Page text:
Worse than that. They actually let this ridiculous case go to trial. Can't the court system find better things to do than waste time on an 8th or 16th note arpeggiator generated loop of the 1st phrase of 3 Blind Mice with the 3rd flatted? (Oh, how innovative! Must've taken them days to do.)

:)
 

dzilizzi

I know nothing
So if I take a stock EZDrummer midi pattern with the stock kit. Release my song, then you use the same pattern and kit. Can I sue you?
Or worse, an EZKeys midi phrase. I chose that specific chord progression to use with that specific phrase, I should be able to go after anyone else who uses it, right?
 

Polkasound

Senior Member
I think the likelihood of any of us being sued and losing under the same premise as Katy Perry is very small, because we're not multi-millionaires. I believe the jury in this case was swooned by the plaintiff's legal team into thinking $2.7 million is a drop in the bucket for the defense, who could and therefore should pony it up to the little guy.

There are a lot of people in the world who hate wealthy people just because they're wealthy. Get people like that on a jury, and they won't think twice about siphoning a few million dollars away from a mega pop star.

I believe that's how Flame won the case.
 

Polkasound

Senior Member
So if I take a stock EZDrummer midi pattern with the stock kit. Release my song, then you use the same pattern and kit. Can I sue you?
You could, but since we're talking about percussion and not tones, I doubt anyone would take your case unless there were additional compositional elements similar between our two songs.

Or worse, an EZKeys midi phrase. I chose that specific chord progression to use with that specific phrase, I should be able to go after anyone else who uses it, right?
Yes. You own the composition in which you used EZ Keys MIDI phrase, so it would be no different than if you composed the phrase yourself. But the likelihood of one independent artist suing another over the same EZ Keys MIDI phrase is virtually non-existent... until one of you has a song that becomes popular and makes you a lot of money. Then the odds of another musician coming after you, who also used that MIDI phrase, goes way up.

The point you bring up is a good one, because it shows that if the country's relatively unknown, independent artists started suing each other in similar Flame vs. Perry cases, it would flood the court system with thousands upon thousands of cases... all of them legitimate thanks to the horrific precedent set by the Flame vs. Perry case.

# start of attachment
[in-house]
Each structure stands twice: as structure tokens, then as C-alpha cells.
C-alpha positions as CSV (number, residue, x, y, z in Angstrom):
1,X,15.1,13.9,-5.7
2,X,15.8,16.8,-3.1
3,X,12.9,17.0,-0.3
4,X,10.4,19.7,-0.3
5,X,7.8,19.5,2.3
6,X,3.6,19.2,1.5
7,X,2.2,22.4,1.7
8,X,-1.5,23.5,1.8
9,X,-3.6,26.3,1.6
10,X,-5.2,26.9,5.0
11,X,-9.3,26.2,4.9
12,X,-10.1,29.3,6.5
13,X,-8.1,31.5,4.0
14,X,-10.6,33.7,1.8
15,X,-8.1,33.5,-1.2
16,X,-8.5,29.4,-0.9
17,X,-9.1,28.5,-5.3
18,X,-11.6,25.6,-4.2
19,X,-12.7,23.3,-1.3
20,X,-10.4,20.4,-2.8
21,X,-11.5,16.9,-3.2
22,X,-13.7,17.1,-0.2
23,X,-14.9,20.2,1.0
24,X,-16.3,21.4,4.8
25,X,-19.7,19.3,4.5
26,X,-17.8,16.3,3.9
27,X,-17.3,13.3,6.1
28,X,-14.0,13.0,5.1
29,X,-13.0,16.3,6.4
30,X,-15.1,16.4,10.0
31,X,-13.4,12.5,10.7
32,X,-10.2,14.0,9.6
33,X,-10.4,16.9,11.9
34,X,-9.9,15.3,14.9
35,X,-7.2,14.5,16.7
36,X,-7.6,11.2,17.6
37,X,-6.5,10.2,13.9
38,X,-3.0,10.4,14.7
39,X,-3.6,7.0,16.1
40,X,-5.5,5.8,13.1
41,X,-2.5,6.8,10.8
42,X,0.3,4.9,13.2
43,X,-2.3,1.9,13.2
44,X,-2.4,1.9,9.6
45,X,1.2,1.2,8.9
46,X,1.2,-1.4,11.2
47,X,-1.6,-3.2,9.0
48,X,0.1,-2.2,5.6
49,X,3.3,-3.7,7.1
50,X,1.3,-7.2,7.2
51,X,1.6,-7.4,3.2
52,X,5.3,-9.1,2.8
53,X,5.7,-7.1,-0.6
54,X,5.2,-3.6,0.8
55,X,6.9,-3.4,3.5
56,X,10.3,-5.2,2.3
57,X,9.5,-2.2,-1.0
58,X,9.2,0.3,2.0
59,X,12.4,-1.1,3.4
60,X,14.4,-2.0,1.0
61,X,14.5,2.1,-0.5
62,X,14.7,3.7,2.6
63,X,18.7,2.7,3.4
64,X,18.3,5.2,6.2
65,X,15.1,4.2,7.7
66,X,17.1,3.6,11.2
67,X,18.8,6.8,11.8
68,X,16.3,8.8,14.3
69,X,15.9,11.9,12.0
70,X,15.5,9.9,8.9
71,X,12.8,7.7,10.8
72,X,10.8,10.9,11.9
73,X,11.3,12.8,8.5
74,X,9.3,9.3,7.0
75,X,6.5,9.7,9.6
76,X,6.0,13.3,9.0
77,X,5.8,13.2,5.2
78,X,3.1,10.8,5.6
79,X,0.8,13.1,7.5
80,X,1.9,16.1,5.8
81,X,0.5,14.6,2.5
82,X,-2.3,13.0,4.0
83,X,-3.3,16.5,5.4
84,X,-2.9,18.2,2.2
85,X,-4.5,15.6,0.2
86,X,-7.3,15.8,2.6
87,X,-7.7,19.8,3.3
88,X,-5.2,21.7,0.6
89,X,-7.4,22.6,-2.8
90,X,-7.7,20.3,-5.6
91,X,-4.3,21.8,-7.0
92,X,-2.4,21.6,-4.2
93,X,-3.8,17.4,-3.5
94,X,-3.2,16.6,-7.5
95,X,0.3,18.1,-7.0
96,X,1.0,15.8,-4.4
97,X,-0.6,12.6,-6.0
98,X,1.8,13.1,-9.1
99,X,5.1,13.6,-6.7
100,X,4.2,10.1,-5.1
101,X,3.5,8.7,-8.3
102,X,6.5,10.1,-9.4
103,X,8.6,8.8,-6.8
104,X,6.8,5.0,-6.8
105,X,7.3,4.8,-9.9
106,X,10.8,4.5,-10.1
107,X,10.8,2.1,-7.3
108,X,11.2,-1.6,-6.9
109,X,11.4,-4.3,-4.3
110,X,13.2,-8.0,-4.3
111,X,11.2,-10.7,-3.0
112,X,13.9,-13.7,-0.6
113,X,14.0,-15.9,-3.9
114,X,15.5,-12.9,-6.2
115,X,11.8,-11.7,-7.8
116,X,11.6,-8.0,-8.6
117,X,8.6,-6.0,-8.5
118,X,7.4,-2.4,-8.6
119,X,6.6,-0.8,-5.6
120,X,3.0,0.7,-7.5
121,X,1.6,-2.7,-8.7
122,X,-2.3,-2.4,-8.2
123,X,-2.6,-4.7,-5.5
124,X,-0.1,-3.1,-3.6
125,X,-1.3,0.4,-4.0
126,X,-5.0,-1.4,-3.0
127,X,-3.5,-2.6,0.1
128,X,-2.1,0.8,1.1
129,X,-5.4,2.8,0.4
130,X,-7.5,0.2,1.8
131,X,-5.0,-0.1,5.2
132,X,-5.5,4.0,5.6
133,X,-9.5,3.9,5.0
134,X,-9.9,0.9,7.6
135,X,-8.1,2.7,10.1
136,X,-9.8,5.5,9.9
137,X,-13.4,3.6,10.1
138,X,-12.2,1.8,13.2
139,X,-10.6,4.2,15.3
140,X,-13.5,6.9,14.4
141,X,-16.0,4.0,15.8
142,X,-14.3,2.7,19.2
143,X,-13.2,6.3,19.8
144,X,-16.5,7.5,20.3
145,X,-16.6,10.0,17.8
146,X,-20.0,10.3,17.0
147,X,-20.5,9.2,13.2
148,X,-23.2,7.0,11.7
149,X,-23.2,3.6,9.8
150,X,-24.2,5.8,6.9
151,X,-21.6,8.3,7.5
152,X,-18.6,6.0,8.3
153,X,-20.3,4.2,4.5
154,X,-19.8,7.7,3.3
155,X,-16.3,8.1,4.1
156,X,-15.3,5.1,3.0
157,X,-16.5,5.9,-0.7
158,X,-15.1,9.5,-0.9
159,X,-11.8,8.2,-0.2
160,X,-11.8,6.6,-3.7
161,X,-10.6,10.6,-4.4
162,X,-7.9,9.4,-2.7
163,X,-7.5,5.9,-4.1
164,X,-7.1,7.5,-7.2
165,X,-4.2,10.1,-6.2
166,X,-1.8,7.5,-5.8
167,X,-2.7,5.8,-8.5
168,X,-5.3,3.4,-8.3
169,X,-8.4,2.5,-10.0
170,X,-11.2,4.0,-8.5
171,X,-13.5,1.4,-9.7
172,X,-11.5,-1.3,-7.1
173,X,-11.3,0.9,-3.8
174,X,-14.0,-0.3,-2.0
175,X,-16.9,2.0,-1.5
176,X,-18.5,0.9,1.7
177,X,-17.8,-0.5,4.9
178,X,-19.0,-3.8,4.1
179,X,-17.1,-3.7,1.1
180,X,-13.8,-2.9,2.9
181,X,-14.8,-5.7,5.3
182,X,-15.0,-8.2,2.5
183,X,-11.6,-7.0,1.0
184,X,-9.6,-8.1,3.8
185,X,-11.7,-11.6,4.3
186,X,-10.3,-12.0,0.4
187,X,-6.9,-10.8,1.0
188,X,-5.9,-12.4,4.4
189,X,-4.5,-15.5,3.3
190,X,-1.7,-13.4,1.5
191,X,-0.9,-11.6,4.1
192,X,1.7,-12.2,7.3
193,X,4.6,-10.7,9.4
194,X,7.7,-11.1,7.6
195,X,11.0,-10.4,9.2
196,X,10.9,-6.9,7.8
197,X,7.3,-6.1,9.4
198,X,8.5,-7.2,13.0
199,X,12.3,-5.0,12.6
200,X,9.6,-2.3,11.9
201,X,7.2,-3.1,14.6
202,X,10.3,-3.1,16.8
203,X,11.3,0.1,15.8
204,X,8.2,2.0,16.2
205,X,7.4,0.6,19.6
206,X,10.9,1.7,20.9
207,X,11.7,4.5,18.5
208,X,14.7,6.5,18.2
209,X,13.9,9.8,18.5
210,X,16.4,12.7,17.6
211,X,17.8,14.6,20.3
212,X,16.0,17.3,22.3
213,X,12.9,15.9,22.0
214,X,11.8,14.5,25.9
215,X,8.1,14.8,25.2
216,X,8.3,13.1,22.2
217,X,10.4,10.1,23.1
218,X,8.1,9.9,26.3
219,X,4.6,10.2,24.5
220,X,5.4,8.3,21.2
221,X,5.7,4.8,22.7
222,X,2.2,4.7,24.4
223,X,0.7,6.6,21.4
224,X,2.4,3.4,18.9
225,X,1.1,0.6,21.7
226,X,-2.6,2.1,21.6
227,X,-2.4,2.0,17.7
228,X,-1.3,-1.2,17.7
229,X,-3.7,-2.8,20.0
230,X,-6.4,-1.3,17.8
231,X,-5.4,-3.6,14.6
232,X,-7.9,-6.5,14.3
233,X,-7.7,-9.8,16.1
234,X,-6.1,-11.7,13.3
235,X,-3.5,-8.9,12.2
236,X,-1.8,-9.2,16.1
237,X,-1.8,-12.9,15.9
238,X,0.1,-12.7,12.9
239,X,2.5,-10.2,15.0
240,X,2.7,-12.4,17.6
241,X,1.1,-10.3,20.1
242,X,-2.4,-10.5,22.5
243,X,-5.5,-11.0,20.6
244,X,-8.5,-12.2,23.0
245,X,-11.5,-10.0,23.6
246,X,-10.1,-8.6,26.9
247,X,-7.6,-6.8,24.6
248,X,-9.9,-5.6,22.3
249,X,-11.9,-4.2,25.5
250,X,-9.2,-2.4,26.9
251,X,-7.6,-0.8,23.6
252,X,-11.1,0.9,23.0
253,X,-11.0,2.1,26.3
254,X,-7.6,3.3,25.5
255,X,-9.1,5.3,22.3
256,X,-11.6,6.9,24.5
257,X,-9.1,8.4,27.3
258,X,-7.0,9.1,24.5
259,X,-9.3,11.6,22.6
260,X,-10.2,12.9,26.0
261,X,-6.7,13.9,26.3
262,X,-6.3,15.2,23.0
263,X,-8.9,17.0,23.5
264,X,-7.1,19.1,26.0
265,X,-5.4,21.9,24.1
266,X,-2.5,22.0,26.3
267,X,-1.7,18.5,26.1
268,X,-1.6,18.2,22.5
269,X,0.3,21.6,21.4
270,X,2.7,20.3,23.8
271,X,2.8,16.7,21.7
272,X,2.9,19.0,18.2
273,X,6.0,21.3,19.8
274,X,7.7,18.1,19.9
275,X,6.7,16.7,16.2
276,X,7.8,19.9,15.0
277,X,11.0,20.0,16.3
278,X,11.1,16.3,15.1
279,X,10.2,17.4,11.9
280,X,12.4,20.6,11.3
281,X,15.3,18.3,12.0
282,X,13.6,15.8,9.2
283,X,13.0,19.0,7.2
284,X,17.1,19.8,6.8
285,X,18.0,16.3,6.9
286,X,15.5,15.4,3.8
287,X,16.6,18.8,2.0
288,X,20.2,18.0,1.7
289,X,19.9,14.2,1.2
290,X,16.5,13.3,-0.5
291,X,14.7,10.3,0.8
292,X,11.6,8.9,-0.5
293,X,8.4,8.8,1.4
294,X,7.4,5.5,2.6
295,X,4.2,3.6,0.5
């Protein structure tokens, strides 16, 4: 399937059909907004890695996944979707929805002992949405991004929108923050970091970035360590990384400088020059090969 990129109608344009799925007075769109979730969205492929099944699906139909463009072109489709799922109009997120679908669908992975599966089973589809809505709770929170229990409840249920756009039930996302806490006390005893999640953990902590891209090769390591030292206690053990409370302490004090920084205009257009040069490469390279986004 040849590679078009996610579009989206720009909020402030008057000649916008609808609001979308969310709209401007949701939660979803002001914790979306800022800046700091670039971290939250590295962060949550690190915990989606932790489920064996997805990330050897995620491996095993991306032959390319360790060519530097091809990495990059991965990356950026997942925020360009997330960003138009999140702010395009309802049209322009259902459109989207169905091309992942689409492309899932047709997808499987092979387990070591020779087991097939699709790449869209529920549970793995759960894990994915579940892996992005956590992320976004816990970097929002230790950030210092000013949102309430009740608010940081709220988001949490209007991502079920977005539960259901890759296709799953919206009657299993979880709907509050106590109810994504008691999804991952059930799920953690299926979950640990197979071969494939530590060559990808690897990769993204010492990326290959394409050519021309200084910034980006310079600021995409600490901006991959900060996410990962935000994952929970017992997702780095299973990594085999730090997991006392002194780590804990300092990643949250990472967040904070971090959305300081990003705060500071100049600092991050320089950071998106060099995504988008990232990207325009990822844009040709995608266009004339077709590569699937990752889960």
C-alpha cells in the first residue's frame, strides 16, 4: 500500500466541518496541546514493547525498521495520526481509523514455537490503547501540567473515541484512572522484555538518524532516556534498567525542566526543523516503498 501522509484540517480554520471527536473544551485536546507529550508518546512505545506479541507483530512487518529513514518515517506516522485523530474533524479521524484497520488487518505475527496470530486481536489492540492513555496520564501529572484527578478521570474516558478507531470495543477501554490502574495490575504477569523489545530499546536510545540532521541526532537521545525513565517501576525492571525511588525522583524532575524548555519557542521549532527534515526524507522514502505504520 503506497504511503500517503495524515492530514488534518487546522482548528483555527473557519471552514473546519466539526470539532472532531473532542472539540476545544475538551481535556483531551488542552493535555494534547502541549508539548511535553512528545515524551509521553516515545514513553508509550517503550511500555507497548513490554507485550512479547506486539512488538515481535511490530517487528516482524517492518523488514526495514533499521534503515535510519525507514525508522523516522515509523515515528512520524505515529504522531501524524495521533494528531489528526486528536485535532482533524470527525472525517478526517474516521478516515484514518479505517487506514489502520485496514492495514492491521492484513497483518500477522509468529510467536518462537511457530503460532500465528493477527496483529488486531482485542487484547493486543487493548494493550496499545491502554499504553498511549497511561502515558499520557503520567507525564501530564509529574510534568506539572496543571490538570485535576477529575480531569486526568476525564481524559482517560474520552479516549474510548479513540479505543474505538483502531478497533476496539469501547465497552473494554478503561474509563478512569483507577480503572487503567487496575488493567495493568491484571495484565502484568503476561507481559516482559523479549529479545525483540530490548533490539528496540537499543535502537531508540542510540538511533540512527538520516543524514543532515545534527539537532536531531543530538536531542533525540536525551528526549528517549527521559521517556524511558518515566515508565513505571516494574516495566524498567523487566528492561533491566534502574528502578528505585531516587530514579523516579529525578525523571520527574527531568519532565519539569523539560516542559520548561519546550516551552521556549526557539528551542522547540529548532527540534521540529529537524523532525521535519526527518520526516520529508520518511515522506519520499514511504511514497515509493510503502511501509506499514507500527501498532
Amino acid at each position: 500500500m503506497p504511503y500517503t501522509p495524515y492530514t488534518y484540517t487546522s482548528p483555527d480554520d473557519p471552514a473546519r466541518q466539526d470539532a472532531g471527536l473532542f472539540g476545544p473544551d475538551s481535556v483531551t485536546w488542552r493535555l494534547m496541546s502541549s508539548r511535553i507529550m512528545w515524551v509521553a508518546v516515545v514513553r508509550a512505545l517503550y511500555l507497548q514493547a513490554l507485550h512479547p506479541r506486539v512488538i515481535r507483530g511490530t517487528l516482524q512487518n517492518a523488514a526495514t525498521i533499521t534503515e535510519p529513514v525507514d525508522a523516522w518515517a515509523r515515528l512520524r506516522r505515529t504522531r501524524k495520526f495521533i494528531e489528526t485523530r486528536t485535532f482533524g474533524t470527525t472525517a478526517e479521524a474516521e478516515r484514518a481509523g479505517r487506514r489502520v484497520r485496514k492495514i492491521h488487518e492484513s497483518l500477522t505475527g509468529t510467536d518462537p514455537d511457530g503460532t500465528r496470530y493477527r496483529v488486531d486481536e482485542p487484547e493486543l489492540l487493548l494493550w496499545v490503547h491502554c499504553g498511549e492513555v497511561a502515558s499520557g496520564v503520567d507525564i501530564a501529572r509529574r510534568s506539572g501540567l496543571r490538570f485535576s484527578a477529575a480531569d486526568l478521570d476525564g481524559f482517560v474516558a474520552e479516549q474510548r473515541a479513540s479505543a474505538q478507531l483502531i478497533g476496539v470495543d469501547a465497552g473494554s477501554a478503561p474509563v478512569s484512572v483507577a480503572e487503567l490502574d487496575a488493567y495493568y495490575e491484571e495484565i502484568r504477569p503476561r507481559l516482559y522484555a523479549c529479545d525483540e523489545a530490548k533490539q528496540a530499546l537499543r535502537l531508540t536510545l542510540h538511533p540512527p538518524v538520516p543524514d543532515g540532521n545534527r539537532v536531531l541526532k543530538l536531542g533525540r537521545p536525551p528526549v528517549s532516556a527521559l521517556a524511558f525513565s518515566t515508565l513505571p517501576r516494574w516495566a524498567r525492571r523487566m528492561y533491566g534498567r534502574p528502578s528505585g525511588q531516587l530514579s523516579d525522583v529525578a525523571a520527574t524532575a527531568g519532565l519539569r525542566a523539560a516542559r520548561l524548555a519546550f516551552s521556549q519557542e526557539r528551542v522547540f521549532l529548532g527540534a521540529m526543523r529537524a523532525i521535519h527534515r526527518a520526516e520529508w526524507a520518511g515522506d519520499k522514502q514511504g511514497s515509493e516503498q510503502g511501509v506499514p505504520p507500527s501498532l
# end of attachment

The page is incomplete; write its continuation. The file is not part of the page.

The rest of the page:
Every one of us composers and songwriters has unwittingly plagiarized another composer or songwriter at some point. We are protected from lawsuits by two things: limited popularity/wealth, and the professional courtesy and common sense shared by the majority of independent artists in the music community. If we gained popularity and wealth, the odds would increase that someone would throw common sense and courtesy out the window and come after our money.
 

Mike Greene

Senior Member
Moderator
I think the likelihood of any of us being sued and losing under the same premise as Katy Perry is very small, because we're not multi-millionaires. I believe the jury in this case was swooned by the plaintiff's legal team into thinking $2.7 million is a drop in the bucket for the defense, who could and therefore should pony it up to the little guy.

There are a lot of people in the world who hate wealthy people just because they're wealthy. Get people like that on a jury, and they won't think twice about siphoning a few million dollars away from a mega pop star.

I believe that's how Flame won the case.
I agree with that, but what scares me is if these standards start moving to commercials and media music, where we can find ourselves on the hook for far more than we got paid.

For example, suppose I get paid $10k to do a jingle for Pepsi. Clyde McLawsuit thinks I infringed his song, and since it's Pepsi, he knows there's tons of money to be had if he sues. Since there's an indemnity clause in the contract I signed, it's me, not Pepsi, who is on the hook for the entire bill, including legal fees.

That really happened, incidentally. Fortunately I was able to un-attach myself from the defendants. (The guy who owned the publishing had been ripping me off ... and in a beautiful case of Karma, his sleazy actions got me off the hook.) The case settled for low 6-figures. For a $10k gig. The publisher didn't have that kind of money, so the ad agency paid most of it. Had I not gotten myself un-attached, that would have been me who paid most of it.
 

Polkasound

Senior Member
For example, suppose I get paid $10k to do a jingle for Pepsi.
I'd never be brave enough to work at that level in the industry, where it was necessary to sign an indemnity clause putting me on the hook for legal fees and punitive damages, knowing millions of people would hear my jingle. I wouldn't be able to sleep at night. I'd be more at ease writing cheap jingles for clients like "Owen's Discount Auto Parts on 53rd Street" to air at 7AM on the WKPI Earlybird Polka Showcase. :grin:
 

michelsimons

Active Member
Yes. You own the composition in which you used EZ Keys MIDI phrase, so it would be no different than if you composed the phrase yourself. But the likelihood of one independent artist suing another over the same EZ Keys MIDI phrase is virtually non-existent... until one of you has a song that becomes popular and makes you a lot of money. Then the odds of another musician coming after you, who also used that MIDI phrase, goes way up.
Even if in both cases you can trace it back to the same piece of software? "Yes, your honour, we both used EZ Keys, but I used it first."